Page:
Thanksgiving dinner will come with a hefty price tag for Canadians this year, according to data compiled by Dalhousie University's Agri-Food Analytics Lab.

Sylvain Charlebois, who teaches food policy at the university and directs the lab, explains prices for some Thanksgiving dinner staples have increased by as much as 26 per cent compared to March 2020 and 22 per cent compared to this time last year. Statistics Canada reported on Sept. 20 that across all retail food items, inflation is up 10.8 per cent.

“People are getting less for their money to feed themselves at Thanksgiving. A lot of people are struggling out there,” Charlebois told in a phone interview Monday. He added that seven per cent of people surveyed by the lab earlier in September admitted to skipping meals due to higher food prices.

“There’s more pressure on families than ever,” he said.

Turkey, a mainstay of Thanksgiving dinners in Canada, has increased in per-kilogram price by an average of 15 per cent compared to last year and 22 per cent compared to March 2020, according to the new data.

Potatoes are 22 per cent more expensive compared to last year, and 26 per cent more expensive compared to March 2020.

Frozen corn is up six per cent from last year, but only one per cent compared to March 2020.

The price of bread has increased by 13 per cent compared to last year, and 21 per cent compared to 2020.

Turnips are only two per cent more expensive this year than last year, but 26 per cent more expensive compared to March 2020.

The cost of bacon, a Thanksgiving staple in Charlebois’ home, is up two per cent compared to 2021, and 25 per cent compared to March 2020.

Cranberries are 12 per cent more expensive compared to last year, and 14 per cent more expensive compared to 2020, and the price of butter is up 13 per cent compared to last year and 25 per cent compared to March 2020.

People looking to offset rising food prices by shopping deals are in for disappointment too, Charlebois said.

“Discounts are about 10 per cent lower (in value) than what we were seeing just about a year ago,” Charlebois said. “And there are fewer discounts out there available to consumers.”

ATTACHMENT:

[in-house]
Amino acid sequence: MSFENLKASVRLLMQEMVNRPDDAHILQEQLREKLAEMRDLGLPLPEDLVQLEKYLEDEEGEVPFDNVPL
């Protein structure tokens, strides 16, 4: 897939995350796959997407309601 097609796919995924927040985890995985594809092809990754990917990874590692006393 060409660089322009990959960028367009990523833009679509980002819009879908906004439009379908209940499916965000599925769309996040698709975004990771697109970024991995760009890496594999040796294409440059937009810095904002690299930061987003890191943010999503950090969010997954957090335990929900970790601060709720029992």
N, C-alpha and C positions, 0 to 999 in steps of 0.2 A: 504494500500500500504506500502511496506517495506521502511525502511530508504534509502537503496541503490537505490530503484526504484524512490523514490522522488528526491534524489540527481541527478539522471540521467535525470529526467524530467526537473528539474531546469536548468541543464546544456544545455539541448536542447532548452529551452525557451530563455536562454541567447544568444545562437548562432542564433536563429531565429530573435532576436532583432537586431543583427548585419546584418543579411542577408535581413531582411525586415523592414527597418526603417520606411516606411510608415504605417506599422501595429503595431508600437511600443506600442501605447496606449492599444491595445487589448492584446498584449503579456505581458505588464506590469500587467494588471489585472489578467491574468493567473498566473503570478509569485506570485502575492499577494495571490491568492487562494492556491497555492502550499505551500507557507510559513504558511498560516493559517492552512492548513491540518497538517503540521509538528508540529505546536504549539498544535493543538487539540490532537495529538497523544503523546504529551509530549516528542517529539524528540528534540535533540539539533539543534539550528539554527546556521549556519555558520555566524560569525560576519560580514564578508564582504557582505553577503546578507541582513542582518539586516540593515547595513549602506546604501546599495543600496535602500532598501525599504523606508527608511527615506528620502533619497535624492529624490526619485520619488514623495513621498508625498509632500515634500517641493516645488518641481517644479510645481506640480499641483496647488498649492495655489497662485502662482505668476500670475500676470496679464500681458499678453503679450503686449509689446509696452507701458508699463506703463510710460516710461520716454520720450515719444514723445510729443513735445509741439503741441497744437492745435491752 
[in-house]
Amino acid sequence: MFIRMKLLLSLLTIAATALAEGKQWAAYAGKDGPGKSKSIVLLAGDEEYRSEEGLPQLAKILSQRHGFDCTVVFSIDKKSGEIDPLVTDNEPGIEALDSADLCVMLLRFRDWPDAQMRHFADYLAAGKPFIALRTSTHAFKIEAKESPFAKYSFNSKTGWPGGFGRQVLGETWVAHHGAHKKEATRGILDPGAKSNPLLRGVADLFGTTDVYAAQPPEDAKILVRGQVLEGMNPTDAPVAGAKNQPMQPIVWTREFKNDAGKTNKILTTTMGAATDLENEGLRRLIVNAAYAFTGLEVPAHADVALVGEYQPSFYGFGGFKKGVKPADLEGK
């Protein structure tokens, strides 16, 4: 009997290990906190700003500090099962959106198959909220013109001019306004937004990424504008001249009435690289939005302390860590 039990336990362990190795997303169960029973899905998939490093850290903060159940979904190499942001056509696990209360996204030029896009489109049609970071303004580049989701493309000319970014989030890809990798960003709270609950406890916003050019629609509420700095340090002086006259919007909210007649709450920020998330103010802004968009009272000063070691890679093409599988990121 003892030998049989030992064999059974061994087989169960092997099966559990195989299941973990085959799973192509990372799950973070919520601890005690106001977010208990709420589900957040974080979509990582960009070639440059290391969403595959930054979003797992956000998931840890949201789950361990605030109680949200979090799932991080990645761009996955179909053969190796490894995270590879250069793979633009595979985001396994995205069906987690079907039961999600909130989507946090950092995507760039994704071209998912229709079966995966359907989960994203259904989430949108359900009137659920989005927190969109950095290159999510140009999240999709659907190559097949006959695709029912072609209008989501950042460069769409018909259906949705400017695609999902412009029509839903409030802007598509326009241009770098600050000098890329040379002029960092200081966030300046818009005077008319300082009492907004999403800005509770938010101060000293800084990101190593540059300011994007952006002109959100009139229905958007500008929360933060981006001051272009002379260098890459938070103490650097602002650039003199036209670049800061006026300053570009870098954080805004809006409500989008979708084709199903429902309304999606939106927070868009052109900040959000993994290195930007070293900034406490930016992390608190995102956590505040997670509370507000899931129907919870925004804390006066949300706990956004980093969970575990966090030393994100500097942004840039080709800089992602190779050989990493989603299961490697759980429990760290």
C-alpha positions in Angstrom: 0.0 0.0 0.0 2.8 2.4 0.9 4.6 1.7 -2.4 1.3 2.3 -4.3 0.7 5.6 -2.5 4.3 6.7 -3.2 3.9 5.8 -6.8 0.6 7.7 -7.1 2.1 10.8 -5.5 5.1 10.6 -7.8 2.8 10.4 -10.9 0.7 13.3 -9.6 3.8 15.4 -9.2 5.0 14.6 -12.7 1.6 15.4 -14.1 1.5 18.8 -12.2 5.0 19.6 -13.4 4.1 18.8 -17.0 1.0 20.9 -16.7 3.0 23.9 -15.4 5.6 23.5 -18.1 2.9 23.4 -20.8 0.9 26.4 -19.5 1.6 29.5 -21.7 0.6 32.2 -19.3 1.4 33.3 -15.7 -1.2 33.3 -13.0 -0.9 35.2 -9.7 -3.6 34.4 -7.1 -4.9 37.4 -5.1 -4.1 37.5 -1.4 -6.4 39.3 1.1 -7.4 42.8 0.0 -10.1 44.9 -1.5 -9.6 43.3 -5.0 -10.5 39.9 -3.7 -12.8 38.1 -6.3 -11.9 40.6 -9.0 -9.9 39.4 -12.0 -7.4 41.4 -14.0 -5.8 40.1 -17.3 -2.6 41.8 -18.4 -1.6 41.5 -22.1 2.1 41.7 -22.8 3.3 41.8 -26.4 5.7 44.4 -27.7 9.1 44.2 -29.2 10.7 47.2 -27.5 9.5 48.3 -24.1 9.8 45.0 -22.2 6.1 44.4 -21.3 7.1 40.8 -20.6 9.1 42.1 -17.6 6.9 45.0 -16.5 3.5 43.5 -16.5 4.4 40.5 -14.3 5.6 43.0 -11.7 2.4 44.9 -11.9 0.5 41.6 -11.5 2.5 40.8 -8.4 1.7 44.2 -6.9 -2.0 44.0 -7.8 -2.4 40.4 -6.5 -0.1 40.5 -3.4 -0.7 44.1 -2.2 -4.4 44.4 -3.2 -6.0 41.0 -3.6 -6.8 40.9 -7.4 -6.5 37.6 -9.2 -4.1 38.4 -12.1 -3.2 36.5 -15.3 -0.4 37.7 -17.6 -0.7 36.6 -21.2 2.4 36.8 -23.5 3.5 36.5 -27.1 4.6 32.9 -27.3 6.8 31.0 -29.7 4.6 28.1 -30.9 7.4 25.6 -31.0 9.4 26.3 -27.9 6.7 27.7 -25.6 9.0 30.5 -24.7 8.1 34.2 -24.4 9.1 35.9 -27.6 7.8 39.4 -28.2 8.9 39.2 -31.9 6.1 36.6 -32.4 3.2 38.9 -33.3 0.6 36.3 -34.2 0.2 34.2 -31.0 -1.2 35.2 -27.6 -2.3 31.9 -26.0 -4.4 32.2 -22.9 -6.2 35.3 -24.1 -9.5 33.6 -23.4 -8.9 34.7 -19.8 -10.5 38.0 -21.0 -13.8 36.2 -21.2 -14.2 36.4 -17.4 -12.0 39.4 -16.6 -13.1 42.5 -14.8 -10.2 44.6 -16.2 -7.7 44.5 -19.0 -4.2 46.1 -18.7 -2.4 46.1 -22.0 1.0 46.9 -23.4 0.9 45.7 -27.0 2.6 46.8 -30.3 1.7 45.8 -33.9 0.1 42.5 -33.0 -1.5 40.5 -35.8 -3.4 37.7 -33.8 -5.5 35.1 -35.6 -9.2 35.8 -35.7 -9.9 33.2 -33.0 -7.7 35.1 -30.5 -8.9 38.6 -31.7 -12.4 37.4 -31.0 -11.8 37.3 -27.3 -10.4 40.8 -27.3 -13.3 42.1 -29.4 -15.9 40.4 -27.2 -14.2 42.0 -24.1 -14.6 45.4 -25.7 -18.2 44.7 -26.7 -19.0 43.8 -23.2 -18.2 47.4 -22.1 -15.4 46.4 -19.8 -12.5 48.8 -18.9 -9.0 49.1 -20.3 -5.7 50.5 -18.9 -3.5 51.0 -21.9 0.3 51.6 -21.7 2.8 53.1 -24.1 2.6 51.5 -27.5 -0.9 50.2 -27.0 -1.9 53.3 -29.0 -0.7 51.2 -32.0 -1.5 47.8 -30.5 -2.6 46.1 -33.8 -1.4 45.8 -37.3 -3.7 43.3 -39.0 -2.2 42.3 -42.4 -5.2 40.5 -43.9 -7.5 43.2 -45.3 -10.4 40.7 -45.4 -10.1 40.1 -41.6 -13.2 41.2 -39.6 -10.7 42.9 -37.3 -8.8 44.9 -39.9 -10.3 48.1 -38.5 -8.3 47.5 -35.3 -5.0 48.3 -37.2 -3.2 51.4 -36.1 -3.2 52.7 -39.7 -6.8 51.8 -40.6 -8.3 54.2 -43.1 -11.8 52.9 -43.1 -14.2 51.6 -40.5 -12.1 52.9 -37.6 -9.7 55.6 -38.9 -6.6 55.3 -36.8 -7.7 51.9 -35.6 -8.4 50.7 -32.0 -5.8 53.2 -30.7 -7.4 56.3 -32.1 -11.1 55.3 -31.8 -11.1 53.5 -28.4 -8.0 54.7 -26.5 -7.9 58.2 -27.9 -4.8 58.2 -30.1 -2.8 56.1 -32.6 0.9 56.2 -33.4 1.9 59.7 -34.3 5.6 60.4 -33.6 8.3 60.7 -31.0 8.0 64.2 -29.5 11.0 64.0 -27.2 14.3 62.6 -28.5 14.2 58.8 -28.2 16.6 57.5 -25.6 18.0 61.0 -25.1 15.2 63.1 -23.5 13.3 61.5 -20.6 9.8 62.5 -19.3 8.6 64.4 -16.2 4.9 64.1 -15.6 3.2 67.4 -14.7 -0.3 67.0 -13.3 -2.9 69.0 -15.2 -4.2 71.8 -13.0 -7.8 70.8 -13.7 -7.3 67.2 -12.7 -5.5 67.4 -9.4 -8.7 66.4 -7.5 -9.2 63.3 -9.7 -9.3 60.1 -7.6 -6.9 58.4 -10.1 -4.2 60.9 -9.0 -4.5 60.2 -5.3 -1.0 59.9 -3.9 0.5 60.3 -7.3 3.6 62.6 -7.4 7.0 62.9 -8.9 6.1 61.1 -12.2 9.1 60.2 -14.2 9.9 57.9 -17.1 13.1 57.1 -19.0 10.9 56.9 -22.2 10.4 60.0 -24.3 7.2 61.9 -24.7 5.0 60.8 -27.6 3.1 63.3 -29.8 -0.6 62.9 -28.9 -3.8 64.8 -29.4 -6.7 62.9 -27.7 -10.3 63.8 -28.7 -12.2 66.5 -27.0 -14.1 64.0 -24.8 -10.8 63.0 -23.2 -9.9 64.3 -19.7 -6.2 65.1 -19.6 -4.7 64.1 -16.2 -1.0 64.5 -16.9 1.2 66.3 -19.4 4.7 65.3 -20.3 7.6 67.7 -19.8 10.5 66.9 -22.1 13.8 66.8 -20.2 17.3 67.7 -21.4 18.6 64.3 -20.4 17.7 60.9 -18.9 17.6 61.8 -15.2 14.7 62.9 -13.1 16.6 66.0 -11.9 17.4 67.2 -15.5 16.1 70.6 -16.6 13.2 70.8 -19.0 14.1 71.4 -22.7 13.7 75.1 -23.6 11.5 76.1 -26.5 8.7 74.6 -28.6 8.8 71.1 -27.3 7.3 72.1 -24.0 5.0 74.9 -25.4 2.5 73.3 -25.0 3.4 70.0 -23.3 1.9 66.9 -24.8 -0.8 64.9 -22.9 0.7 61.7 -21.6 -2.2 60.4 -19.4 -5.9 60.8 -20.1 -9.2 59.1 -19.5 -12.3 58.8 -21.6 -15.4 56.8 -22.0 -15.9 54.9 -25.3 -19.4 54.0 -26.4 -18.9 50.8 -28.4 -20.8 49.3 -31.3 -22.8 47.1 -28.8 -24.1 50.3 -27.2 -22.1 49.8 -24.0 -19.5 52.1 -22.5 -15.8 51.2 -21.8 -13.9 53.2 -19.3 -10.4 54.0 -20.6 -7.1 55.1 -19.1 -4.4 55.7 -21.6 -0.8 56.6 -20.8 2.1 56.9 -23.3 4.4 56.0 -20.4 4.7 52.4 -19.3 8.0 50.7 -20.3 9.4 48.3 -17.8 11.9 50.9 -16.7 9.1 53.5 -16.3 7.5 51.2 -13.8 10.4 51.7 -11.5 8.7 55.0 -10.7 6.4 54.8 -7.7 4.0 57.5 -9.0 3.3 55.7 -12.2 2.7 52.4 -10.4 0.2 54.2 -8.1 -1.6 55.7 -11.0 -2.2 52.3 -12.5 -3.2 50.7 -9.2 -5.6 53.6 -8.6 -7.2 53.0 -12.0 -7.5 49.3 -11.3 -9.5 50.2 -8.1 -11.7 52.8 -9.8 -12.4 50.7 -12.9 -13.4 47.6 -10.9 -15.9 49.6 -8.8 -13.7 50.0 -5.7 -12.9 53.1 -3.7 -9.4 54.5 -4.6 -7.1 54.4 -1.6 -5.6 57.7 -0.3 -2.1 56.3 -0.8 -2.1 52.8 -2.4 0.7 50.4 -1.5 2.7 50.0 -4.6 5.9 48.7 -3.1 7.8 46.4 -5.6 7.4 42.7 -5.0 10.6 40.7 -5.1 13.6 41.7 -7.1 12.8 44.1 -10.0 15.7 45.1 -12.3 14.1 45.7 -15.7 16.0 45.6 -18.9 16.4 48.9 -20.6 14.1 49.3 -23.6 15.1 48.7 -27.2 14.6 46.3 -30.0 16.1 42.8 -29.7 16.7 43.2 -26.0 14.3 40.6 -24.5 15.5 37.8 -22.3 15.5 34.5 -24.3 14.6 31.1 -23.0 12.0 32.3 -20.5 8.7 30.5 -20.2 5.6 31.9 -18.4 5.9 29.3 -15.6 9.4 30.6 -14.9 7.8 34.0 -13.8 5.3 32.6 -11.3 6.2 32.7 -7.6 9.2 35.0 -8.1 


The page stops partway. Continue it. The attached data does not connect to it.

Canadians aren’t alone in their struggles to pay for food, Charlebois said, with a handful of global factors driving up prices in countries like France, the United Kingdom, Italy, Germany, Australia, Japan and the United States.

“Generally speaking, we need to recognize this is a global phenomenon,” Charlebois said. “Within the G7, Canada has the third-lowest food inflation rate right now. Only Japan and France have a lower inflation rate.”

In Germany, he said, the rate of food inflation has reached 16.6 per cent.

One of the main drivers of global food inflation, Charlebois said, is still supply chain disruption caused by the COVID-19 pandemic and complicated by labour shortages.

“Supply chain challenges have been lingering for quite some time,” he said. “They’re still there and that has made things more costly for everyone.”

The other main factor is Russia’s ongoing invasion of Ukraine, which has driven up commodity prices. Commodities are raw materials countries trade for use in manufacturing and production. They include everything from precious metals to energy to agricultural goods like wheat.

“Prices have actually started to drop since the peak on May 17, but we are expecting them to increase over the next little while because of a weaker-than-predicted harvest.”

Then there’s the very Canadian issue of the loonie’s buying power compared to the U.S. dollar. As of Sept. 26, the loonie was worth 73 cents for every U.S. dollar, which could spell trouble for grocers as autumn gives way to winter.

“We import a lot of food from abroad during the winter and a lot of our grocers are negotiating prices now, so with a weaker dollar their buying power is going to drop,” Charlebois said. “The Canadian dollar is weakening by the day as we go into the fall, and that’s going to be a problem.”